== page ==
TOKYO – Unthinkable even six months ago, Toyota Motor Corp. finds itself sliding ever deeper into an economic black hole along with the rest of the global industry’s stricken auto makers.

“We are facing an unprecedented emergency,” outgoing Toyota President Katsuaki Watanabe warned last December. “This is a crisis unlike the crises of the past.”

Since then, the plight of Japan’s No.1 auto maker steadily has worsened.

After multiple revised forecasts, all downward, management now expects a 17.8% drop in consolidated global sales to 7.32 million vehicles, including small-car maker Daihatsu Motor Co. Ltd. and truck producer Hino Motors Co. Ltd.

Toyota now faces an operating loss of ¥450 billion ($4.6 billion) for fiscal-2009, ending March 31, three times what was foreseen in December and only the second negative result since the company was founded in 1937.

Yet, company executives boldly forecast that sales of 7 million units for the next fiscal year, which is about 25% below capacity, still will yield an operating profit. This will be accomplished, they say, “by expanding and strengthening our various cost-reduction activities, both in-house and with suppliers.”

Analysts are skeptical, especially when matched with an expected sales decline next year to as much as 35% for the entire global industry.

“A 10% decline in Toyota sales next year is likely, and with an exchange rate at ¥90:$1, I don’t think it will be possible for the company to make a profit,” says Kota Yuzawa, an industry expert with Goldman Sachs Japan.

“We expect an operating loss of ¥450 billion,” he says, adding, “If the yen weakens to ¥100:$1, Toyota could possibly make a profit.”

Chris Richter, a senior analyst with CLSA Asia-Pacific Markets in Tokyo, is more dire, forecasting an operating loss “in excess of ¥1 trillion ($10 billion)” for Toyota in the next fiscal year.

“Toyota’s strong balance sheet will help them ride out the crisis perhaps better than competitors,” he says. “But in the current environment, it’s hard to imagine how any auto maker can be profitable.”

Toyota has been hit hard and hurt badly by a combination of calamities. Chief among them is Japan’s strong currency, up 25% in value from ¥120:$1 two years ago and showing no signs of losing strength. This is more than a bruising, because for every one yen change up or down in the dollar/yen exchange rate, operating profits shift by ¥40 billion ($407 million) for Toyota.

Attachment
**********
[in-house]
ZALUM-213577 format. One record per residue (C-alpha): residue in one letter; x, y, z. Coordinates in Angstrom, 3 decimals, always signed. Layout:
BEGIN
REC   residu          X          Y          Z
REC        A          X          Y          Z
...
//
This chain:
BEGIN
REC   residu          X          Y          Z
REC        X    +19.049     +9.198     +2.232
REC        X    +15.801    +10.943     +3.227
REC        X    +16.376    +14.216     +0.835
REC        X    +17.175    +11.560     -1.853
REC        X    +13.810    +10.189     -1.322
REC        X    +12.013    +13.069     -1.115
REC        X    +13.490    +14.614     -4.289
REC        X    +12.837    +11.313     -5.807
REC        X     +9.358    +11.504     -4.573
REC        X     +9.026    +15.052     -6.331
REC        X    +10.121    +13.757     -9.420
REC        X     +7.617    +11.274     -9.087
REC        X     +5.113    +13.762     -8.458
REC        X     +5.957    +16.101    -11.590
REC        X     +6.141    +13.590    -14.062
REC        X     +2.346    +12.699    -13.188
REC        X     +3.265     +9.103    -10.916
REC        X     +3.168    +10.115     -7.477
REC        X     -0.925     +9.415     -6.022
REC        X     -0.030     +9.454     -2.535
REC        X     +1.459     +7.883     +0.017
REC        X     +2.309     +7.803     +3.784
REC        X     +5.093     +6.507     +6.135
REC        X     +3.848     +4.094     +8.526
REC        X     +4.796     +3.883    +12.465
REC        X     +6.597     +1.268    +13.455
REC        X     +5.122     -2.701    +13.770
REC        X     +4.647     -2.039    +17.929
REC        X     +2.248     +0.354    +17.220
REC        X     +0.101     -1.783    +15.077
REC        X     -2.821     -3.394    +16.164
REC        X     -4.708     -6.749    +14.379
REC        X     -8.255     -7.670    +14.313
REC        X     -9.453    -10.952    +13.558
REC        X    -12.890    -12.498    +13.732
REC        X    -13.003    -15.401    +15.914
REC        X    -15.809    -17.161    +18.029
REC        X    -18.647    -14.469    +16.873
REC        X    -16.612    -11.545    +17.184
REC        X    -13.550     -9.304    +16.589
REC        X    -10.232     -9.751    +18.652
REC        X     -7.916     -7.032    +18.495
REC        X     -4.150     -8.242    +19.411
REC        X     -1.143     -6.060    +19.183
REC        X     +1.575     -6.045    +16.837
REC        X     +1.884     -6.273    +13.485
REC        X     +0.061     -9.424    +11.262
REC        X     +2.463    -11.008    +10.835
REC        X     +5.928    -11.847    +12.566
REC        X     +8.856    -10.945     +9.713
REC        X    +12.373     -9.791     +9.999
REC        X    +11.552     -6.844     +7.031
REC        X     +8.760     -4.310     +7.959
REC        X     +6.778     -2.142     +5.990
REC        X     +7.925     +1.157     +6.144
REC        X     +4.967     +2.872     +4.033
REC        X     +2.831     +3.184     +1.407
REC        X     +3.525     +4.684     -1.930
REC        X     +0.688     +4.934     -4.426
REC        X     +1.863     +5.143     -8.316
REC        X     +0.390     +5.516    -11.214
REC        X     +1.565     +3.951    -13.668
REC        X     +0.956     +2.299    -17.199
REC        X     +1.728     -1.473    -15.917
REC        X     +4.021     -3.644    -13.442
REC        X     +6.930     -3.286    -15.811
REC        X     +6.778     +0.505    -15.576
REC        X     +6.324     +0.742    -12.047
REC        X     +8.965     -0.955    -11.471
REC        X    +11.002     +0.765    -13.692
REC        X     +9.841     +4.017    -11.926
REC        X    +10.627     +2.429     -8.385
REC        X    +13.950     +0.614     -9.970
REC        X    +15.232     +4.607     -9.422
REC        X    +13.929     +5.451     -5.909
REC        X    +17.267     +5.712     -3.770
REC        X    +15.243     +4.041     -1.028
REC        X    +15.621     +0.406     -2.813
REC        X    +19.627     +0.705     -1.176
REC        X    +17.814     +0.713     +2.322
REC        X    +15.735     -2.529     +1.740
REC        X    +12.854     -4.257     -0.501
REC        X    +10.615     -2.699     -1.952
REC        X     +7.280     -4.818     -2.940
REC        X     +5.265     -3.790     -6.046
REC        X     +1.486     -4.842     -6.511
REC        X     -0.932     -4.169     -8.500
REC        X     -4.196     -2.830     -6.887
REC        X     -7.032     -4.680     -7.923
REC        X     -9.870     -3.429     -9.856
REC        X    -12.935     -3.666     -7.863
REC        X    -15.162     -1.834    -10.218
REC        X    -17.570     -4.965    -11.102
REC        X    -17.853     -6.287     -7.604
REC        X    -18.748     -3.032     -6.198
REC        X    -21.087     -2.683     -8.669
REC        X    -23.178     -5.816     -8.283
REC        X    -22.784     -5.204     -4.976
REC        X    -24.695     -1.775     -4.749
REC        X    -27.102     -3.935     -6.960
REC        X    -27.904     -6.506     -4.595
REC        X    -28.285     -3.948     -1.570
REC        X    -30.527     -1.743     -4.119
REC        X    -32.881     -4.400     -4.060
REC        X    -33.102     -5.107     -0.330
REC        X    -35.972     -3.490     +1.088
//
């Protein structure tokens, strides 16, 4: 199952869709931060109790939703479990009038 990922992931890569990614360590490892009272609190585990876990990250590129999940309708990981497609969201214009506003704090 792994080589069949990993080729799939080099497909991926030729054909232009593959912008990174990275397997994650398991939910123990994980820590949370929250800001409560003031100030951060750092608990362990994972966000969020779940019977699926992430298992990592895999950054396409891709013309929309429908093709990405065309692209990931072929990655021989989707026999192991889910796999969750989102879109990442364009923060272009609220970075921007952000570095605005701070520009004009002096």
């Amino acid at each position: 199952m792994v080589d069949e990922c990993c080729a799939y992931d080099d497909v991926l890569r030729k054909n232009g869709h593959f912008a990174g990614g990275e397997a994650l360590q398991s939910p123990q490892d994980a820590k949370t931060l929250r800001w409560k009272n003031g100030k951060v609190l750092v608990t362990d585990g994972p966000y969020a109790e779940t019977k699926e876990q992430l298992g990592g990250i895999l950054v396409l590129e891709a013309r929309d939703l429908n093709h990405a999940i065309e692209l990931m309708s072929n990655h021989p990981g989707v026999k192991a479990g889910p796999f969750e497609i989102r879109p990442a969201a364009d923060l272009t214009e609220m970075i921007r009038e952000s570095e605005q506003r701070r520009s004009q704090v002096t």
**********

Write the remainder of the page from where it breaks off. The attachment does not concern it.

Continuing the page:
“The current crisis has exposed foreign exchange for what it really is, not an annoyance as Japanese auto makers previously believed but a major, strategic Achilles’ heel,” Richter says.

If it wasn’t for the company’s sensitivity to exchange rates, Toyota would not be losing money this year.”

Exports, accounting for roughly 60% of domestic production, are another sensitive area. The auto maker estimates sales will drop 20.7% this fiscal year to 2,140,000 units, and analysts anticipate a further decline of 10%-18% next fiscal year.

“Exports are murderously expensive for Toyota because of the strong yen,” says Michael Wynn-Williams, a senior analyst with IHS Global Insight. “The company needs to get out of them as much as they can.”

As with many of the world’s leading auto makers, Toyota miscalculated growth, expanding too quickly, leaving it especially vulnerable to the current economic downturn.

CSM Worldwide estimates the global industry has the capacity to build 90 million vehicles annually but produced only 66 million in 2008 and will make even less this year.

“Toyota’s expansion was based on a global auto market that doesn’t exist anymore,” Richter says. “For at least a number of years, global demand is not going to be anything like what (Toyota) planned for and where they based their production.”

Adds Yuzawa: “In the last three years, Toyota invested around ¥4.5 trillion ($46 billion) and made ¥6.4 trillion ($6.57 billion) in operating profits. Their operating margin was 8%-9%, probably the highest in the industry, so most of their decisions in that fast-growing period were right.”

During the period, most auto makers, including Toyota, experienced more than 5% annual growth, he says, noting the historic annual growth rate of about 3.5% for the industry changed for the better. “But late last year, (Toyota) realized it would have to scale back capacity because the faster rate was not sustainable.”

Yet another blow to Toyota’s fortunes has been the precipitous deterioration in the Japanese economy, one of the worst hit by the global crisis.

The domestic market still accounts for more than one-quarter of the auto maker’s global sales. But the country’s gross domestic product shrank in the last October-December period at an annual rate of 12.7%, the largest quarterly drop since 1974.